Humpback sightings were minimal from the very end of May to June 5 th. And the weather was not always promising. But in early June we logged in two more mother/calf pairs; Tornado and her 5 th calf and Apostrophe with her 5 th. By mid June humpback sightings were on the rise and the whales often were feeding on the surface amidst large schools of sand lance. During this time, three new females were sighted; Valley, and Trident and Spoon, the latter two with calves.
At the end of June, Sloop and Wyoming were sighted on Stellwagen as well as old friends; large, male humpbacks named Stub, Sockeye and Agassiz.
July brought more whales to the area and thousands of pelagic birds including Greater and Sooty Shearwaters and Wilson Storm Petrels. During the first two weeks of June, thirty-three new humpbacks were photographed, including four mother/calf pairs. Midnight returned with her 8 th calf, Baja with her 3 rd , Vulture with her 4 th and Amulet with her 1 st . Other sightings included Abrasion, Coral, Istar, Isthmus, Tectonic, Warrior, Etch-a-sketch, Soot, Barb, Gar, Mirror, Crystal, Walrus, Colt, Giraffe, Polaris, Shark, Thalassa, Cloud, Epee, Zodiac, Regulus, Black Hole, Meteor and Venom.
By mid-July we were overwhelmed with all the sightings and activity. And more whales seemed to arrive each day. By the end of July we photographed four more mothers and calves bringing the years total to sixteen! The new mother’s were Lace, Vertex, Colombia and Onyx. Other whales arriving in July included Ampersand, Filament, Alphorn, Fulcrum, Dome, Splice, Ebony, and Kohoutek.
Our sightings of Minke whales, the smallest of the baleen whales in our waters, increased in July. Despite a moratorium on commercial whaling, Minkes, along with finback, Bryde’s, Sei and Sperm whales are commercially hunted today. On occasion, we saw Minke’s breaching and were able to document the behavior with photographs. While finback whales were also present, humpbacks appeared to be the more numerous whale species on the Bank.
By August we settled into fair seas and fantastic whale and seabird sightings. The numbers of pelagic birds, especially shearwaters and storm petrels remained high and several humpback whales moved into the area to feed. At least three new mothers were sighted: Anvil, Dyad and Compass. Also photographed were Alpha, Obtuse, Calanus, Fracture, Habenero, Inchworm, Pogo, Rocker, Sushi, Sweep, Blackout, Owl, Buzzard, Lava, Milkweed, Racoon, Timberline, Chairlift, Infinity, Zipper, Sirius and Pipette. Oftentimes, several whales were seen surface feeding in a one to two mile area. The calves were particularly active as they breached, flippered and lobtailed as their mothers fed. It was in late August that we watched two calves feeding on their own- on what appeared to be tiny shrimp called krill.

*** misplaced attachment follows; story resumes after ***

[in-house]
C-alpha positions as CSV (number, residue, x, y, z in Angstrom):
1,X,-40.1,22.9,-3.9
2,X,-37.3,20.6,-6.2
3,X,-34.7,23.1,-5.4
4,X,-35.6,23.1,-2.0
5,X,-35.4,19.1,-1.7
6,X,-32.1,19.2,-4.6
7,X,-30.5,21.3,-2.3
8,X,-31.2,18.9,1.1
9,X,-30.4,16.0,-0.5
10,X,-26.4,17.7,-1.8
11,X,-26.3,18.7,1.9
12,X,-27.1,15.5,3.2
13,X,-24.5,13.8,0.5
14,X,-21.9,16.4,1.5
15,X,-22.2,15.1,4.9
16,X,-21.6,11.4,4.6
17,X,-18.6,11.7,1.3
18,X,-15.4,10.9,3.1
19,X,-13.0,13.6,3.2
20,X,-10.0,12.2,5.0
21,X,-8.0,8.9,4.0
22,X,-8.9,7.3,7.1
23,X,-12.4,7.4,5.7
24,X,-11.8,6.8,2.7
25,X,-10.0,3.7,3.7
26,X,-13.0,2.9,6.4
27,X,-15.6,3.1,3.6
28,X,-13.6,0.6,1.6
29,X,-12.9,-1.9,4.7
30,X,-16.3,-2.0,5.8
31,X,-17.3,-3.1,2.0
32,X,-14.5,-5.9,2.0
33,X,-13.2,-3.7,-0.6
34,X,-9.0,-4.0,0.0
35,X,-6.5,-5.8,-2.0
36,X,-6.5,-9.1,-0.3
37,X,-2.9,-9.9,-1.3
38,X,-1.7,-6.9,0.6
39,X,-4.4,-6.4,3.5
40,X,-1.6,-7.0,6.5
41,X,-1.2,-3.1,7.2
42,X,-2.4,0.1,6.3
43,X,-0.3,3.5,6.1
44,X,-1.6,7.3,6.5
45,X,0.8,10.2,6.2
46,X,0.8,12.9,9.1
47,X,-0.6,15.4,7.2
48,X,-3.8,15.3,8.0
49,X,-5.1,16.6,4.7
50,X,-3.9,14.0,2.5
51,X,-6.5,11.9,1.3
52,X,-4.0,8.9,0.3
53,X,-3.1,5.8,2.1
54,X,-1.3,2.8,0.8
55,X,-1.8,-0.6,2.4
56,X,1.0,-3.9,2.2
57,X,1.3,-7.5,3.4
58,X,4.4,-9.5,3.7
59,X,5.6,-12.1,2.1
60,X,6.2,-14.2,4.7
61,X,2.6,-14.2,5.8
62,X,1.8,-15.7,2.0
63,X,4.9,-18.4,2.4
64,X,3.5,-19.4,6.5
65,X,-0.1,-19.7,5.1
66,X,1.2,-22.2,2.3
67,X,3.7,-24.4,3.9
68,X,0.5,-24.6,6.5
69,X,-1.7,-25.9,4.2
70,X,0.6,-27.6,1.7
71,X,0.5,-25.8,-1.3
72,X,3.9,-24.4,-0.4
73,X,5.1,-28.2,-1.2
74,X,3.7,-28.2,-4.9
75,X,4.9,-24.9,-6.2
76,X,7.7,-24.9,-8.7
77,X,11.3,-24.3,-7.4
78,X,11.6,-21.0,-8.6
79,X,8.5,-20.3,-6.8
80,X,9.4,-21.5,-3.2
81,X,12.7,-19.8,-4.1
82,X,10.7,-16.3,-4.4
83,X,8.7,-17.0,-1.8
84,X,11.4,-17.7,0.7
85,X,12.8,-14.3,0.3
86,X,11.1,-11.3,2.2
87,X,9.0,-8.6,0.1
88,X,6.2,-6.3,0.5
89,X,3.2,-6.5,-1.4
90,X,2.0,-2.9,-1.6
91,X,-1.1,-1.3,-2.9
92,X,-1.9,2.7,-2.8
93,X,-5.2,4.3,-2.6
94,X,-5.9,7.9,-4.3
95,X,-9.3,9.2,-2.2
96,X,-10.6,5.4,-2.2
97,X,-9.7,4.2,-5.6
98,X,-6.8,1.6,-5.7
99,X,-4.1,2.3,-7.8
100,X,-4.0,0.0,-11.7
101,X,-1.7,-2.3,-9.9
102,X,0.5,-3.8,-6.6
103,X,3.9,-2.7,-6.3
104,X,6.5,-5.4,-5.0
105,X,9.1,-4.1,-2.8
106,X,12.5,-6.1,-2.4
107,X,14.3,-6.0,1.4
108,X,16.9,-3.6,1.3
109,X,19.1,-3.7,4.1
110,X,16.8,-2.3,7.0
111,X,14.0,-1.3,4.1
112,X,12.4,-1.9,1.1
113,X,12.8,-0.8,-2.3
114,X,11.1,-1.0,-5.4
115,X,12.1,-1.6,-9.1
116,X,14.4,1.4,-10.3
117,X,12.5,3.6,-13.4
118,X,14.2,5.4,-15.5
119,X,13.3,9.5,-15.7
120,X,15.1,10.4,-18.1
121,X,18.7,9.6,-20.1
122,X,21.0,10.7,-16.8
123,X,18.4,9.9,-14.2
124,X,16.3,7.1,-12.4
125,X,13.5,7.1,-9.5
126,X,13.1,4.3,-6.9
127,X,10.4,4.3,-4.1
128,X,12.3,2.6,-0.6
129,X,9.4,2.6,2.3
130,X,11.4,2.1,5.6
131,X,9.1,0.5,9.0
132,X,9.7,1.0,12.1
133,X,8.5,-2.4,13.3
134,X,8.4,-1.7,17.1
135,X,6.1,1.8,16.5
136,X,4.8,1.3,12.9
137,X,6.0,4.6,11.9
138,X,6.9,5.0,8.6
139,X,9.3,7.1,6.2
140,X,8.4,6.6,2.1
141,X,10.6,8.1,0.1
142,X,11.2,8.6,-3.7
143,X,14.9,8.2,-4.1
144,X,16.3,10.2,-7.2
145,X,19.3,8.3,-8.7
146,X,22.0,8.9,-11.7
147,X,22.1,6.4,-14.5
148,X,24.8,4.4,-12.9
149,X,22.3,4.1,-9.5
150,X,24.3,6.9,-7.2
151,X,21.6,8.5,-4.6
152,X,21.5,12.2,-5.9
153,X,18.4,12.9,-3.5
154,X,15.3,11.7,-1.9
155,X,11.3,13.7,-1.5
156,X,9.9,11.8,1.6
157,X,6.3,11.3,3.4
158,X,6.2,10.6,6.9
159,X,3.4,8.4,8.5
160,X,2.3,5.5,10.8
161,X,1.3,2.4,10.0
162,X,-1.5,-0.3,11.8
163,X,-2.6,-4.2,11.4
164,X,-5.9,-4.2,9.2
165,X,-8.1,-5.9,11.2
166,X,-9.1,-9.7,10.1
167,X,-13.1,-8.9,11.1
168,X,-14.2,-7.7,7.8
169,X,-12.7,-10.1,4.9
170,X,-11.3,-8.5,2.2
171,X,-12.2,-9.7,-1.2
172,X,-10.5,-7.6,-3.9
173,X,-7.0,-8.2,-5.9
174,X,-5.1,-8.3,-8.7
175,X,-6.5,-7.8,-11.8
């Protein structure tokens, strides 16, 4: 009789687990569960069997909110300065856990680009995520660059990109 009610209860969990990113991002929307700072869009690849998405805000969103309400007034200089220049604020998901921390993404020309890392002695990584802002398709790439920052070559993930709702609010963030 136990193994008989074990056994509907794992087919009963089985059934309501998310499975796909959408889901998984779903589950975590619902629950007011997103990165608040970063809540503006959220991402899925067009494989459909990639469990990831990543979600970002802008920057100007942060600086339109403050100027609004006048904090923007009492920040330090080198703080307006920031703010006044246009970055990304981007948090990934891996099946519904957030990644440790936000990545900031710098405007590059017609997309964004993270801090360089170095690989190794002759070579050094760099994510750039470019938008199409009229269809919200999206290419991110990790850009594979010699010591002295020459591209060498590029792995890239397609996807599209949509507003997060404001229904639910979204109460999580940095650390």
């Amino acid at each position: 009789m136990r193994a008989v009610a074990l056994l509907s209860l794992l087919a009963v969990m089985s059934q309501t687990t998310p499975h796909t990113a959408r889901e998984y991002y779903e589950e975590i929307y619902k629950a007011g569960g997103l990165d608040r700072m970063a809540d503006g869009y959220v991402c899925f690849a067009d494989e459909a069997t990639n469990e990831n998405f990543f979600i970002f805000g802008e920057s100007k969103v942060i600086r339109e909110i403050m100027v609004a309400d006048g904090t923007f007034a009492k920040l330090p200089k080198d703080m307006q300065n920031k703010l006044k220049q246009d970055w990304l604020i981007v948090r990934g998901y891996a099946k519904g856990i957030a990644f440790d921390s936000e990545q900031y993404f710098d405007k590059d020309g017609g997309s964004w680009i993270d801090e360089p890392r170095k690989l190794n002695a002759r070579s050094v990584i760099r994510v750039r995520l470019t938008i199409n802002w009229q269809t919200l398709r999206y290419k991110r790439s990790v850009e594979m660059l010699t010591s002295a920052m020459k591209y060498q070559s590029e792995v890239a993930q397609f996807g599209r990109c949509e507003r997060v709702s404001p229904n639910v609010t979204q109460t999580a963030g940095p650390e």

The weather in September was quite variable. Our whale sightings continued to be high and a new mother calf pair was photographed; Buckshot and her calf. A few new humpacks were identified including a large female named Bat, as well as Deneb, Draco, Jabiru, Dusky, Carbon, Banyon, Conflux, Nazka, Nine, Gunslinger, Jamanju, Shards and Isthmus’ 2005 calf.
October’s weather brought storms and days on shore. When possible, we ventured off shore to look for whales. We were not disappointed. During this last month of whale watching we sighted Aswan, Cluster, Iota, Rattan and several of the whales that we had watched most of the season. Interestingly, since September, it was rare to see a finback whale! Two new mothers and calves, Wizard and Diablo were identified.
The last weekend of whale watching, the winds blew and our season came to an early end. Once photographs were analyzed and whales counted, 189 individual humpack whales, including 19 new calves, were identified near Cape Cod Bay and Stellwagen Bank. In addition, at least 4 new humpbacks were photographed and will be named next spring.
It was an amazing season. We look forward to next year, and as in the past 31, will anxiously await the arrival of old friends.
At Dolphin Fleet, we want all our passengers to know we are doing our part to protect you, our staff, and community. Your safety and well-being is the number one priority while with us. Dolphin Fleet has developed additional protocols and procedures to maintain a safer environment for our staff and guests during this time.
We have reduced our capacity for more comfort for our guests. All un-vaccinated passengers (over the age of 2) are requested to wear face masks.
Vaccinated passengers are not required to wear masks on outer decks although we highly recommend them; this is for the safety of everyone. Masks are required for all wishing to enter the enclosed cabin. Food, beverages and coolers will not be allowed onboard, with the exception of infant needs. Please visit our COVID-19 Policies and Procedures for more information. We are excited to see you soon and get you out on the water for another whale watching season!